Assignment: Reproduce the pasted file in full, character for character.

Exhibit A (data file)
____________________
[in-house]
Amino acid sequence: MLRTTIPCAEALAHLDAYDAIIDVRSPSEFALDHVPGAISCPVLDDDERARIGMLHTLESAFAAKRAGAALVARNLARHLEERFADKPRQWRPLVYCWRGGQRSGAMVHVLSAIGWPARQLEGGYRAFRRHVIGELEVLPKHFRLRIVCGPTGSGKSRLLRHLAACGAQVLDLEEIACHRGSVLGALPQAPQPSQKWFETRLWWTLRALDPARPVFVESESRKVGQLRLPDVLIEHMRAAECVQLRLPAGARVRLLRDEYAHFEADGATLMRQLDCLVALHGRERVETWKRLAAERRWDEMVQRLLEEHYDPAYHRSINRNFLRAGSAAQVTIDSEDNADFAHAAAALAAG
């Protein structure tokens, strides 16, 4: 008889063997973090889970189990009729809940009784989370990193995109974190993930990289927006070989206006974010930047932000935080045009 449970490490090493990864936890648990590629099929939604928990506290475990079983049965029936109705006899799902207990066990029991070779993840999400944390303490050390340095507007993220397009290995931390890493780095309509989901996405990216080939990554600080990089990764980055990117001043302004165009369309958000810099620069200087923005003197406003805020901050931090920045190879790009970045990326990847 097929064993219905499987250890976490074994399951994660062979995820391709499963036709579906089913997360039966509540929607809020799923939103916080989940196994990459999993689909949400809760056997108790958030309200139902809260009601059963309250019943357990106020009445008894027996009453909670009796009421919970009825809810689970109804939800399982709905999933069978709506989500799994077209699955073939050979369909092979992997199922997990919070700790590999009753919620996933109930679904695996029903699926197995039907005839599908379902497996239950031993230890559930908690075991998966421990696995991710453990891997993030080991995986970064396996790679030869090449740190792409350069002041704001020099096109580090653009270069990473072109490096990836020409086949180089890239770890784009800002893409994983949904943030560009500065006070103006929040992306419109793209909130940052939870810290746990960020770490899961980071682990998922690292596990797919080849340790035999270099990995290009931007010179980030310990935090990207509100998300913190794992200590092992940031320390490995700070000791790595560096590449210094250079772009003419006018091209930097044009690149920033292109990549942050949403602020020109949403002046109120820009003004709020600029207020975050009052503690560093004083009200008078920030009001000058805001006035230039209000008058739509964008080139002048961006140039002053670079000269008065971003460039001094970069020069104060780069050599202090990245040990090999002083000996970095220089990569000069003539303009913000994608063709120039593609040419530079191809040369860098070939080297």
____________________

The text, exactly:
[in-house]
Amino acid sequence: MLRTTIPCAEALAHLDAYDAIIDVRSPSEFALDHVPGAISCPVLDDDERARIGMLHTLESAFAAKRAGAALVARNLARHLEERFADKPRQWRPLVYCWRGGQRSGAMVHVLSAIGWPARQLEGGYRAFRRHVIGELEVLPKHFRLRIVCGPTGSGKSRLLRHLAACGAQVLDLEEIACHRGSVLGALPQAPQPSQKWFETRLWWTLRALDPARPVFVESESRKVGQLRLPDVLIEHMRAAECVQLRLPAGARVRLLRDEYAHFEADGATLMRQLDCLVALHGRERVETWKRLAAERRWDEMVQRLLEEHYDPAYHRSINRNFLRAGSAAQVTIDSEDNADFAHAAAALAAG
């Protein structure tokens, strides 16, 4: 008889063997973090889970189990009729809940009784989370990193995109974190993930990289927006070989206006974010930047932000935080045009 449970490490090493990864936890648990590629099929939604928990506290475990079983049965029936109705006899799902207990066990029991070779993840999400944390303490050390340095507007993220397009290995931390890493780095309509989901996405990216080939990554600080990089990764980055990117001043302004165009369309958000810099620069200087923005003197406003805020901050931090920045190879790009970045990326990847 097929064993219905499987250890976490074994399951994660062979995820391709499963036709579906089913997360039966509540929607809020799923939103916080989940196994990459999993689909949400809760056997108790958030309200139902809260009601059963309250019943357990106020009445008894027996009453909670009796009421919970009825809810689970109804939800399982709905999933069978709506989500799994077209699955073939050979369909092979992997199922997990919070700790590999009753919620996933109930679904695996029903699926197995039907005839599908379902497996239950031993230890559930908690075991998966421990696995991710453990891997993030080991995986970064396996790679030869090449740190792409350069002041704001020099096109580090653009270069990473072109490096990836020409086949180089890239770890784009800002893409994983949904943030560009500065006070103006929040992306419109793209909130940052939870810290746990960020770490899961980071682990998922690292596990797919080849340790035999270099990995290009931007010179980030310990935090990207509100998300913190794992200590092992940031320390490995700070000791790595560096590449210094250079772009003419006018091209930097044009690149920033292109990549942050949403602020020109949403002046109120820009003004709020600029207020975050009052503690560093004083009200008078920030009001000058805001006035230039209000008058739509964008080139002048961006140039002053670079000269008065971003460039001094970069020069104060780069050599202090990245040990090999002083000996970095220089990569000069003539303009913000994608063709120039593609040419530079191809040369860098070939080297």